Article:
Humble Beauty

f8, ISO100, 60s, 17mm, Canon 60D

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One of my friends at work had commented yesterday that he had done some skiing at the new Lake Elmo Park Reserve lighted trails and that they were really well lit and the trails were quite nice. When I mentioned to him that I had been back on the trails taking pictures of this barn, he looked at me with a question mark on his face – he had no idea of the barn along the trail, even when I mentioned where it was. It was at this point that I realized this barn was going, for the most part, unseen. It sits way off of the drive in/out of the park and it’s likely the skiers hardly notice it as they focus on their activity. Shame.

Now, the barn has a purpose and utility – it is the storage barn for much of the park’s vehicles and equipment – so a few folks see it everyday, but are they the folks that appreciate a beautiful old barn like this one? Don’t know, but seeing it everyday would likely disguise it to them.

It’s not like we have a shortage of old barns here in the Midwest – far from it. The countryside is littered with large farms, silos and beautiful old barns, especially as you move through western Wisconsin! But each one of these barns is unique to itself in how it ages and the character it exudes dependent on the weathering it endures, its build quality and how it has been used. They have a humble beauty to them that I find hard to ignore.

OK, enough rambling! By the time I reached the barn and got set up for this shot, the clouds had since moved on to show a bare sky. This changed the approach to photographing the old barn, shifting from a close up with cloud movement to more of an environmental portrait of the barn and its setting. After a black and white conversion in Perfect B&W, this image settled quite nicely on me.

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This entry was posted in architecture, Black and White, Landscape, long exposure, Twin Cities and tagged , , , , , , , , .
  • It is crazy at just how unique every barn seems to be. They may all look similar, but man do they change per farm. Also, you are so right on the Western WI bit, especially around the Mississippi Valley. You make me want to go find old barns!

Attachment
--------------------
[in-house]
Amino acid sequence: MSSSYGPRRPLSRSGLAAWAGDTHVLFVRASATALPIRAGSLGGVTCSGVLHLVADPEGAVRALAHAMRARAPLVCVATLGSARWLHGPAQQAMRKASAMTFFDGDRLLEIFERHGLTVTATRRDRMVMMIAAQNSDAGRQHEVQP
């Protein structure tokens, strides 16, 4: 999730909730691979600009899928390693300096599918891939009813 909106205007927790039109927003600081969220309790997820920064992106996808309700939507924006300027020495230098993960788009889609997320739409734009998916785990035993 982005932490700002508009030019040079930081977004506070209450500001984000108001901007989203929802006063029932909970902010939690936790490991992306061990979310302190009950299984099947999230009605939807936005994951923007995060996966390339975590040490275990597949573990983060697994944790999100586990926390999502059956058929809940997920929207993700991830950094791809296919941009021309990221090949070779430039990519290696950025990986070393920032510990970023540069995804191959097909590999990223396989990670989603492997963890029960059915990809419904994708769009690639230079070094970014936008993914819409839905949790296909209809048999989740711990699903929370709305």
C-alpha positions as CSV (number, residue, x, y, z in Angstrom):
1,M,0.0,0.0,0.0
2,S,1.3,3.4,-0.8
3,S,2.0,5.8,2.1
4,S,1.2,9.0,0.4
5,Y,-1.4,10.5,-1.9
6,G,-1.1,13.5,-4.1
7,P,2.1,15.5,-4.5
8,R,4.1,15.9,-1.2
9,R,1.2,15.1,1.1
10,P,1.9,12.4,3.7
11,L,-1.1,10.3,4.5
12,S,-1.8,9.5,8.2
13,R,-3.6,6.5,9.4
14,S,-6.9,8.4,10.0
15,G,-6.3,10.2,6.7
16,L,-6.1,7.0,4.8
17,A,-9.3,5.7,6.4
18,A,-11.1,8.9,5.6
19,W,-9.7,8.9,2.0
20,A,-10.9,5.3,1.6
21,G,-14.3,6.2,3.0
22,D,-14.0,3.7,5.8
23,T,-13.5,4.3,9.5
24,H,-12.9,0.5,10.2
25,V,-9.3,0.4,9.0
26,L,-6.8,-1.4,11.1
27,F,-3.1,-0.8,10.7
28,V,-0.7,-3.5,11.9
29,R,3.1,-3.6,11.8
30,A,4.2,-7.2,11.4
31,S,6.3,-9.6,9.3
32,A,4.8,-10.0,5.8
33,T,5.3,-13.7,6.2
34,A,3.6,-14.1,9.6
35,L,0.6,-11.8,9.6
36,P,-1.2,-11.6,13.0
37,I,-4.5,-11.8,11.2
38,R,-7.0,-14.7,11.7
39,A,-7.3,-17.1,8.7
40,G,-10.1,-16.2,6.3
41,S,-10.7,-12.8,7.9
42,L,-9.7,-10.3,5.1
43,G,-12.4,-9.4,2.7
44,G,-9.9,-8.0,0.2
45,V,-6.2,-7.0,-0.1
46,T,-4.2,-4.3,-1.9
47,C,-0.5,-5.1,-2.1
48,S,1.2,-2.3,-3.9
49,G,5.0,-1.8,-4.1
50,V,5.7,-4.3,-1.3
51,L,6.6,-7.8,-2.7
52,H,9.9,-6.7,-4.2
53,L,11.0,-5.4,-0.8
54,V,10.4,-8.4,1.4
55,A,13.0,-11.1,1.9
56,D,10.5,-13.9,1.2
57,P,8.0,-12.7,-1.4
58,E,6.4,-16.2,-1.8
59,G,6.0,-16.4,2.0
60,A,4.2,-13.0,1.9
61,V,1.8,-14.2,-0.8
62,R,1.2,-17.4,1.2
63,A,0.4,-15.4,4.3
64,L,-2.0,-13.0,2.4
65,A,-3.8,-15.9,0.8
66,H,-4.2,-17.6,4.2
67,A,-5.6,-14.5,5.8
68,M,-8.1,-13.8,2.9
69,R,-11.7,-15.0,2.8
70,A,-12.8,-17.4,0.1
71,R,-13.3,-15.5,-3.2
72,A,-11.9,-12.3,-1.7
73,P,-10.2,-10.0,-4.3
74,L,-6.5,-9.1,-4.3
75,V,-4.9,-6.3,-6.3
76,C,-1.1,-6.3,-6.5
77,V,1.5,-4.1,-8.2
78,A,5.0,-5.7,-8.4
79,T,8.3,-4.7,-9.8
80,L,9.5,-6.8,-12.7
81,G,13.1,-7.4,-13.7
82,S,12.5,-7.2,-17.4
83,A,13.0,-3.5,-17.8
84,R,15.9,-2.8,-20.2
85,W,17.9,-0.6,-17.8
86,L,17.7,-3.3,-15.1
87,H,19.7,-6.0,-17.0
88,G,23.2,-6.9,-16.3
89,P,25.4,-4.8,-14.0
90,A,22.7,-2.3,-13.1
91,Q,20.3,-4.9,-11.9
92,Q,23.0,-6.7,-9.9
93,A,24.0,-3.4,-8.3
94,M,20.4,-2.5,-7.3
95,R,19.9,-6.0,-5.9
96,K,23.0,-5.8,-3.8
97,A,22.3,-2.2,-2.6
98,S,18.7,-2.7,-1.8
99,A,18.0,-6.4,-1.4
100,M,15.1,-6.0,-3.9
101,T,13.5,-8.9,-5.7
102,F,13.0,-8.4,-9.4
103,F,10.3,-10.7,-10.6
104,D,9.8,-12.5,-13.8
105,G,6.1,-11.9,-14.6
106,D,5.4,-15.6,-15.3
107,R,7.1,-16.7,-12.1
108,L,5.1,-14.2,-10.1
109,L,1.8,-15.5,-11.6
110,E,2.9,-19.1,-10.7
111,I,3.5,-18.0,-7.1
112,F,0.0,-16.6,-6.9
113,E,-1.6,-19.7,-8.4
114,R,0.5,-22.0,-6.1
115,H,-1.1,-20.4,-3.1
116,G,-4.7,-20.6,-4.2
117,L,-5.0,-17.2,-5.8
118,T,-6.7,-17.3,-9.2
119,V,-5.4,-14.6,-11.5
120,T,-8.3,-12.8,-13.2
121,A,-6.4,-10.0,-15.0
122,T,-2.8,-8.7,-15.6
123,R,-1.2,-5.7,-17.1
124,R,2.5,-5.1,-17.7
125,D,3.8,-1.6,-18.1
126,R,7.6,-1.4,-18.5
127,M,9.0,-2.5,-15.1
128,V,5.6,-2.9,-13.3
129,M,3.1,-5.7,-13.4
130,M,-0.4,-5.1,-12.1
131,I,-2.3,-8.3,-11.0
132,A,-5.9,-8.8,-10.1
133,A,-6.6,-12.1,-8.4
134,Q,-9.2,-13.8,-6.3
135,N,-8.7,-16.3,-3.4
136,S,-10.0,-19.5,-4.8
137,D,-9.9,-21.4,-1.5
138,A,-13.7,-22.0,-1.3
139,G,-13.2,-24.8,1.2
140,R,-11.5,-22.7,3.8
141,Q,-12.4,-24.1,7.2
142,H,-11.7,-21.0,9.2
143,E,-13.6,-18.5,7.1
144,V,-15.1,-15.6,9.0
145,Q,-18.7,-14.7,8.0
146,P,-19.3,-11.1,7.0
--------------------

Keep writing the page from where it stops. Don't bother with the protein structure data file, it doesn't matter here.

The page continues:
• Jim

      I’m sure there are plenty of barns in Iowa to attack! Go get them! Thanks bud!

  • Love the bw Jim.

    • Jim

      Thanks Chris!

  • Wonderful shot, Jim. I agree with Chris, every barn has it’s own character and uniqueness. I am always on the lookout for them.

    Love the tones and composition in this shot, man. Good stuff.

    • Jim

      Some of us just get it Jimi! Thanks for the kind words my friend!

  • It never ceases to amaze me how so many people, myself included, seem to ignore the familiar no matter how unique/attractive/interesting it is. Whenever I leave town I always have my camera with me yet I never seem to carry it when moving around near home (and I work in one of the most photogenic cities in the world – Washington DC!).

    • Jim

      It is easy to ignore what’s closest to us Mark. That’s why I tend to MAKE myself look around locally – I also pretty much have to if I’m going to take pictures on a regular basis. Always carry the camera and always be looking!

  • Great image and write up, but I love the last 2-word exhortation.

    • Jim

      Thanks Mark. I mean it, too!

  • Excellent image Jimmy.

  • I really like this angle Jim, nicely done

  • You’ve done it again! Superb!

    • Jim

      Thank you Kerri!

  • I LOVE these old barns, Jim, and I think you’ve done a smashing job with this one! This is a fabulous image in black-and-white, all the drama in the scene comes popping right out. Great details in the building, too, and again you’ve done a top drawer job in capturing those!

    • Jim

      Toad, you are far too kind my friend! Thank you for the continued support!

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